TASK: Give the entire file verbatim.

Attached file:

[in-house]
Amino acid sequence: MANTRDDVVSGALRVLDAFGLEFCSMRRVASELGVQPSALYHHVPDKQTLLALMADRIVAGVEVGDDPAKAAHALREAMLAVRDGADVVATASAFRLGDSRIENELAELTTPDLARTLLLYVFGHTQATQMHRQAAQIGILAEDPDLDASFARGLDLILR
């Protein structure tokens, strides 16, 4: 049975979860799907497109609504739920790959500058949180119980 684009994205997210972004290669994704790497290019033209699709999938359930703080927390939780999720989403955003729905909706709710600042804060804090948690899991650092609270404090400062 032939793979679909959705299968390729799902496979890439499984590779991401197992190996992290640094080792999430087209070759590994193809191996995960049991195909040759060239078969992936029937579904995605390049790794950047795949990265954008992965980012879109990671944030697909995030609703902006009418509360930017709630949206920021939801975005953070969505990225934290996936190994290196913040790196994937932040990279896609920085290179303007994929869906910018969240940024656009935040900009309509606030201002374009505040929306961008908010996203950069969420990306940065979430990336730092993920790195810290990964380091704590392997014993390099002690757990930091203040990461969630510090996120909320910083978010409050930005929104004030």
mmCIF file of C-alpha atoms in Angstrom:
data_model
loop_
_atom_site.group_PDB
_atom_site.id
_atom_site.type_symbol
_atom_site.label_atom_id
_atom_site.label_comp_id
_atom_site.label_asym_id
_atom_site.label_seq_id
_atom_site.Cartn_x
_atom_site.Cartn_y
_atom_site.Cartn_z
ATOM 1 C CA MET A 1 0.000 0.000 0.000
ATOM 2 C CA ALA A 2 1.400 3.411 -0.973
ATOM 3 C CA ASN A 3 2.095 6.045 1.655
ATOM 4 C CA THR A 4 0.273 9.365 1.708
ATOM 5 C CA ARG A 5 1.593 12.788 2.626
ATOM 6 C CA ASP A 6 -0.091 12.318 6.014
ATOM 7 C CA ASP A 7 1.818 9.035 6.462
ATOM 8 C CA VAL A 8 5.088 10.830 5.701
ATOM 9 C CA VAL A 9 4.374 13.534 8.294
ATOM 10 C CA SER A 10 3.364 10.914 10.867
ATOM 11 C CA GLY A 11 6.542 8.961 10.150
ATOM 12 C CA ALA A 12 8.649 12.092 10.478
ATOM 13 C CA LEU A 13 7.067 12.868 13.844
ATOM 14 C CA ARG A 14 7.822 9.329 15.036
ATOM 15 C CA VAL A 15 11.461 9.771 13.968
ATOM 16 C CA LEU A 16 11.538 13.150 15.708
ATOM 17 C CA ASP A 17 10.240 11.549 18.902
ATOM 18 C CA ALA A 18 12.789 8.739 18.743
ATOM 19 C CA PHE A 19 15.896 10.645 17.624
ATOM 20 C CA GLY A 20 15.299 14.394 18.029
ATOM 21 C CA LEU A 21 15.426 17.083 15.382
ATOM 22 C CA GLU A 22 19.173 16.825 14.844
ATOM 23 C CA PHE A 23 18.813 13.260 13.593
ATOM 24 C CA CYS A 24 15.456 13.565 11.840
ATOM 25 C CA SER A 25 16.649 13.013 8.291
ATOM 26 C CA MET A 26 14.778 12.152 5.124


[in-house]
Amino acid sequence: MANTRDDVVSGALRVLDAFGLEFCSMRRVASELGVQPSALYHHVPDKQTLLALMADRIVAGVEVGDDPAKAAHALREAMLAVRDGADVVATASAFRLGDSRIENELAELTTPDLARTLLLYVFGHTQATQMHRQAAQIGILAEDPDLDASFARGLDLILR
């Protein structure tokens, strides 16, 4: 049975979860799907497109609504739920790959500058949180119980 684009994205997210972004290669994704790497290019033209699709999938359930703080927390939780999720989403955003729905909706709710600042804060804090948690899991650092609270404090400062 032939793979679909959705299968390729799902496979890439499984590779991401197992190996992290640094080792999430087209070759590994193809191996995960049991195909040759060239078969992936029937579904995605390049790794950047795949990265954008992965980012879109990671944030697909995030609703902006009418509360930017709630949206920021939801975005953070969505990225934290996936190994290196913040790196994937932040990279896609920085290179303007994929869906910018969240940024656009935040900009309509606030201002374009505040929306961008908010996203950069969420990306940065979430990336730092993920790195810290990964380091704590392997014993390099002690757990930091203040990461969630510090996120909320910083978010409050930005929104004030």
mmCIF file of C-alpha atoms in Angstrom:
data_model
loop_
_atom_site.group_PDB
_atom_site.id
_atom_site.type_symbol
_atom_site.label_atom_id
_atom_site.label_comp_id
_atom_site.label_asym_id
_atom_site.label_seq_id
_atom_site.Cartn_x
_atom_site.Cartn_y
_atom_site.Cartn_z
ATOM 1 C CA MET A 1 0.000 0.000 0.000
ATOM 2 C CA ALA A 2 1.400 3.411 -0.973
ATOM 3 C CA ASN A 3 2.095 6.045 1.655
ATOM 4 C CA THR A 4 0.273 9.365 1.708
ATOM 5 C CA ARG A 5 1.593 12.788 2.626
ATOM 6 C CA ASP A 6 -0.091 12.318 6.014
ATOM 7 C CA ASP A 7 1.818 9.035 6.462
ATOM 8 C CA VAL A 8 5.088 10.830 5.701
ATOM 9 C CA VAL A 9 4.374 13.534 8.294
ATOM 10 C CA SER A 10 3.364 10.914 10.867
ATOM 11 C CA GLY A 11 6.542 8.961 10.150
ATOM 12 C CA ALA A 12 8.649 12.092 10.478
ATOM 13 C CA LEU A 13 7.067 12.868 13.844
ATOM 14 C CA ARG A 14 7.822 9.329 15.036
ATOM 15 C CA VAL A 15 11.461 9.771 13.968
ATOM 16 C CA LEU A 16 11.538 13.150 15.708
ATOM 17 C CA ASP A 17 10.240 11.549 18.902
ATOM 18 C CA ALA A 18 12.789 8.739 18.743
ATOM 19 C CA PHE A 19 15.896 10.645 17.624
ATOM 20 C CA GLY A 20 15.299 14.394 18.029
ATOM 21 C CA LEU A 21 15.426 17.083 15.382
ATOM 22 C CA GLU A 22 19.173 16.825 14.844
ATOM 23 C CA PHE A 23 18.813 13.260 13.593
ATOM 24 C CA CYS A 24 15.456 13.565 11.840
ATOM 25 C CA SER A 25 16.649 13.013 8.291
ATOM 26 C CA MET A 26 14.778 12.152 5.124